One of the most challenging things about divorce – if you have children and if you love the holidays – is getting used to the holiday schedule that comes with divorce. If you follow standard orders in the Texas Family Code, you’ll be familiar with Dec. 28 at noon. That’s when custody transfers from one parent to the other.
For the parent who is dropping off his or her children, they’ve had Christmas Eve and Christmas Day together, and memories of a wonderful holiday together are still fresh. For the parent who has been without his or her children, the 28th can’t come soon enough, but also presents the challenge of creating a “Second Christmas” several days after Christmas proper has passed.
There’s also, of course, the knowledge that comes with that Dec. 28 dropoff: The shoe will be on the other foot the next year, and the parent dropping off the children will not only be without the children until winter break is over, but won’t have the children the next Christmas.
Here’s the specific passage in Section 153.314 that deals with Christmas and New Year’s:
(1) the possessory conservator shall have possession of the child in even-numbered years beginning at 6 p.m. on the day the child is dismissed from school for the Christmas school vacation and ending at noon on December 28, and the managing conservator shall have possession for the same period in odd-numbered years
(2) the possessory conservator shall have possession of the child in odd-numbered years beginning at noon on December 28 and ending at 6 p.m. on the day before school resumes after that vacation, and the managing conservator shall have possession for the same period in even-numbered years
The first thing you should do as soon as you get your children’s school calendar is check the winter break dates. That gives you an idea of how long your parenting time will be with your children, and it will dictate a lot about what you can do during that time. Is it possible to do a trip? Is it better to create a special holiday at home? If it’s a five-day or six-day block of time vs. a nine-day or ten-day block of time, it’s a big difference.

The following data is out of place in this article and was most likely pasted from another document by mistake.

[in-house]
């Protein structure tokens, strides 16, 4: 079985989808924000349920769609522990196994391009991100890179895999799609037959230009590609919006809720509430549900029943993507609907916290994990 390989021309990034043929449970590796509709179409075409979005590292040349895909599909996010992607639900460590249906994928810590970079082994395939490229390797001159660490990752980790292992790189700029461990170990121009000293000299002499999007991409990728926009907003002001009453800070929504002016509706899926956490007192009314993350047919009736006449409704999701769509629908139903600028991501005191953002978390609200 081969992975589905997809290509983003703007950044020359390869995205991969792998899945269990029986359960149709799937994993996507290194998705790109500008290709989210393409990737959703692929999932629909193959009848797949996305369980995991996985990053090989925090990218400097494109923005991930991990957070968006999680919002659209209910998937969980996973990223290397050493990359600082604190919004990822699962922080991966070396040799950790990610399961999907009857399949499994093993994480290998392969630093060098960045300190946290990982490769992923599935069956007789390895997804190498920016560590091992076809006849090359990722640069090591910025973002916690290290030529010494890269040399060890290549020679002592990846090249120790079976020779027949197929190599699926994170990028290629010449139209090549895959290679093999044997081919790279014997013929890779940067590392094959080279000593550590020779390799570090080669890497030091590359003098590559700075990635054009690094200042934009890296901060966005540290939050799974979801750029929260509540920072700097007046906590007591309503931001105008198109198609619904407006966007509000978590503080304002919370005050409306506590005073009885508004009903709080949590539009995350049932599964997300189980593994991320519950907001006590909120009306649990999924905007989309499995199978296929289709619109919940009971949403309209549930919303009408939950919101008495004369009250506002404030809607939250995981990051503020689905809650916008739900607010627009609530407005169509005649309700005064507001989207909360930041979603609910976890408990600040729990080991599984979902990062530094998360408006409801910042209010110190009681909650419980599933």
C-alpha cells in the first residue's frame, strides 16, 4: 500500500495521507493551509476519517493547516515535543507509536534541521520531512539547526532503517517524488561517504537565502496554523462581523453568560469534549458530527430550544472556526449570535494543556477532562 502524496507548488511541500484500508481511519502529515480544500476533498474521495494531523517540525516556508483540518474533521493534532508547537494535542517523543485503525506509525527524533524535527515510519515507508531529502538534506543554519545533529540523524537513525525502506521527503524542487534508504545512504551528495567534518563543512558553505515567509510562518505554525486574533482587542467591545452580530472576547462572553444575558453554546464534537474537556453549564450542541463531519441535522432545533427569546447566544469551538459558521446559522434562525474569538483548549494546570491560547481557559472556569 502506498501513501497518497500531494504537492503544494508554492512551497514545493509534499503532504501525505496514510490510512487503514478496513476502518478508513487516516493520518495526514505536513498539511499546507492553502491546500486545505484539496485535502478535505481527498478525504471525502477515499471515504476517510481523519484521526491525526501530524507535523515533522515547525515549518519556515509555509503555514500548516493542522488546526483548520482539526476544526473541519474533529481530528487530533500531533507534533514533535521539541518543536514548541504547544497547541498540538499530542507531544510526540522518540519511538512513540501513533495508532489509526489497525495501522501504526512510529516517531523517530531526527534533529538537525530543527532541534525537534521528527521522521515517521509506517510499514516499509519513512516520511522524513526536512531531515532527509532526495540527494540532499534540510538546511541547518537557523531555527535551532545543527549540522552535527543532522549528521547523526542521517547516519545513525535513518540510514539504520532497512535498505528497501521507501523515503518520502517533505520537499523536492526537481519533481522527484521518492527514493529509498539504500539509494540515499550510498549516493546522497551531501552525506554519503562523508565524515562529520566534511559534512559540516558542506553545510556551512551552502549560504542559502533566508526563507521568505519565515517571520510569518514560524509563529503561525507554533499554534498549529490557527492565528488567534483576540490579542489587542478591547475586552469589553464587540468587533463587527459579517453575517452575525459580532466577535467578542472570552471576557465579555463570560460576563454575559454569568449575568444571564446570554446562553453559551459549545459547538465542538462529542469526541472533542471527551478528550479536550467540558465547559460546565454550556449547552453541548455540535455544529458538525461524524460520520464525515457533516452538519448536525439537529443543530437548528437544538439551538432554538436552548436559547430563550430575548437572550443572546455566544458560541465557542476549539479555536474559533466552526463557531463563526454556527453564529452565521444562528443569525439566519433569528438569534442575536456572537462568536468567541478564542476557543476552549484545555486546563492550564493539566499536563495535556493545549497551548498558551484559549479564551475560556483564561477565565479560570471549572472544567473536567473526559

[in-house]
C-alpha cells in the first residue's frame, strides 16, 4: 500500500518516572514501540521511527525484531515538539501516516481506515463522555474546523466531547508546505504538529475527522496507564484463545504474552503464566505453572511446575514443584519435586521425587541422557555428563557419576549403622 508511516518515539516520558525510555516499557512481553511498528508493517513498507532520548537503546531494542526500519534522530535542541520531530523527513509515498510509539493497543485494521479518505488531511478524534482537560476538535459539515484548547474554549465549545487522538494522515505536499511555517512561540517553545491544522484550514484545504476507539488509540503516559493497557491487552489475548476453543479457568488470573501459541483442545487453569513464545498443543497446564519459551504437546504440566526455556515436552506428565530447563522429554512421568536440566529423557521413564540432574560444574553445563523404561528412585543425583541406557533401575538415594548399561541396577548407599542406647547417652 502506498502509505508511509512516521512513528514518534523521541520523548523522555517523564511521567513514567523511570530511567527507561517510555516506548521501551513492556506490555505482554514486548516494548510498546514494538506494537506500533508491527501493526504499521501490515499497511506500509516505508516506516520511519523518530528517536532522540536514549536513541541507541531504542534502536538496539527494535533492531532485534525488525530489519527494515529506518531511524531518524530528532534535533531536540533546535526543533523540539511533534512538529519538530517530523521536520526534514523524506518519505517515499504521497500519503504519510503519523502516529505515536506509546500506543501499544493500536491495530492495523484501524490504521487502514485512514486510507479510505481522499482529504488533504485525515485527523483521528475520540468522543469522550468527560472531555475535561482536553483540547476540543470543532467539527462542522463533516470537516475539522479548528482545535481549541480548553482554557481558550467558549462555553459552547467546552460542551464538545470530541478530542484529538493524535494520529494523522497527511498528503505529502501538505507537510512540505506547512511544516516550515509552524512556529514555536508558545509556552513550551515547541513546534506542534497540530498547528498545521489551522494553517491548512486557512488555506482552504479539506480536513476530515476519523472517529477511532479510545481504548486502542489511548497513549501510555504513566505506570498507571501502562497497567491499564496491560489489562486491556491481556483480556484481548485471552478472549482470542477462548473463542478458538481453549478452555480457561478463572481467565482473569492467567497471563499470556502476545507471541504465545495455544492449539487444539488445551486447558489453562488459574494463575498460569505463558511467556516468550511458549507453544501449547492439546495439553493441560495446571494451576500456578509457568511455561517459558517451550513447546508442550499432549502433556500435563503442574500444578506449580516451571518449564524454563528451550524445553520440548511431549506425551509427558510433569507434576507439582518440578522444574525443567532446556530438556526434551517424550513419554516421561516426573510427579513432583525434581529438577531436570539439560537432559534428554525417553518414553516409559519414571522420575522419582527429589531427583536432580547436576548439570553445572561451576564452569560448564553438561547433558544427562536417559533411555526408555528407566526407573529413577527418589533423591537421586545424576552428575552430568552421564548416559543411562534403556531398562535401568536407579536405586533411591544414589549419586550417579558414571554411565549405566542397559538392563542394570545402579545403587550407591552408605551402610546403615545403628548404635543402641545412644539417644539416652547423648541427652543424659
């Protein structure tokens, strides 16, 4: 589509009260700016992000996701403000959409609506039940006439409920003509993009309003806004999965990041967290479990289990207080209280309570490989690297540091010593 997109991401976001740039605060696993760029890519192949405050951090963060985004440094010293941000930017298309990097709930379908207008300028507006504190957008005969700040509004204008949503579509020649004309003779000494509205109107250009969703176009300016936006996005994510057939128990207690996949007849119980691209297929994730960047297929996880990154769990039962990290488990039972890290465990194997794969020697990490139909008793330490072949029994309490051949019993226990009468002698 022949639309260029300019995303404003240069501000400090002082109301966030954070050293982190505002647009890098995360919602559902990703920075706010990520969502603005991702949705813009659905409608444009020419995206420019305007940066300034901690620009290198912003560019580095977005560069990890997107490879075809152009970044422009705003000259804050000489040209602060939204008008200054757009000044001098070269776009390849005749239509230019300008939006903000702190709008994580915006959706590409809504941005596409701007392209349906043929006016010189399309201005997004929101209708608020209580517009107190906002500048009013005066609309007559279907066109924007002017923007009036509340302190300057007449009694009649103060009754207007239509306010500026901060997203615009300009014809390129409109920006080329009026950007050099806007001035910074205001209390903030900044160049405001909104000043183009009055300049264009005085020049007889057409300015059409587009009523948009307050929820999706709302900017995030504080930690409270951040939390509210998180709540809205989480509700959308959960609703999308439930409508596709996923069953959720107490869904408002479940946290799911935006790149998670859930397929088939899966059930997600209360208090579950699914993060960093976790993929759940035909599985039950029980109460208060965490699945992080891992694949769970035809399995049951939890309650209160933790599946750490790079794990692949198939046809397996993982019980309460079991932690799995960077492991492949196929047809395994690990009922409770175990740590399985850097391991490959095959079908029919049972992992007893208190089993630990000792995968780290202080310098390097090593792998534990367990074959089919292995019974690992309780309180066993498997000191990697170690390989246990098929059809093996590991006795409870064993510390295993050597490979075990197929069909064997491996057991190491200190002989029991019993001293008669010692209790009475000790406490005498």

It’s also a good idea to get your children’s input as to what they want to do, and depending on how old they are, you can even involve them in the planning. While you shouldn’t put pressure on yourself to match the actual Christmas celebration they had with their other parent, you also shouldn’t assume that it’s going to be second-best just because it’s not actually on Christmas. Think about things you could do that might evolve into your own special traditions, whether you celebrate on Dec. 25 or Dec. 28.
The most important thing to keep in mind about the holiday season is the think to keep in mind about your family after divorce. It’s a changed family, obviously, but think of it as changed rather than lessened. You have the opportunity, as a parent, to connect with your children in a new way. It’s not inherently better or worse, and while there’s going to be a sense of loss that it’s not both parents and the children together – especially in the first years after the divorce – you have the chance to celebrate your new, remade family. And that, and not the date you’re doing it, is the absolute, most important thing.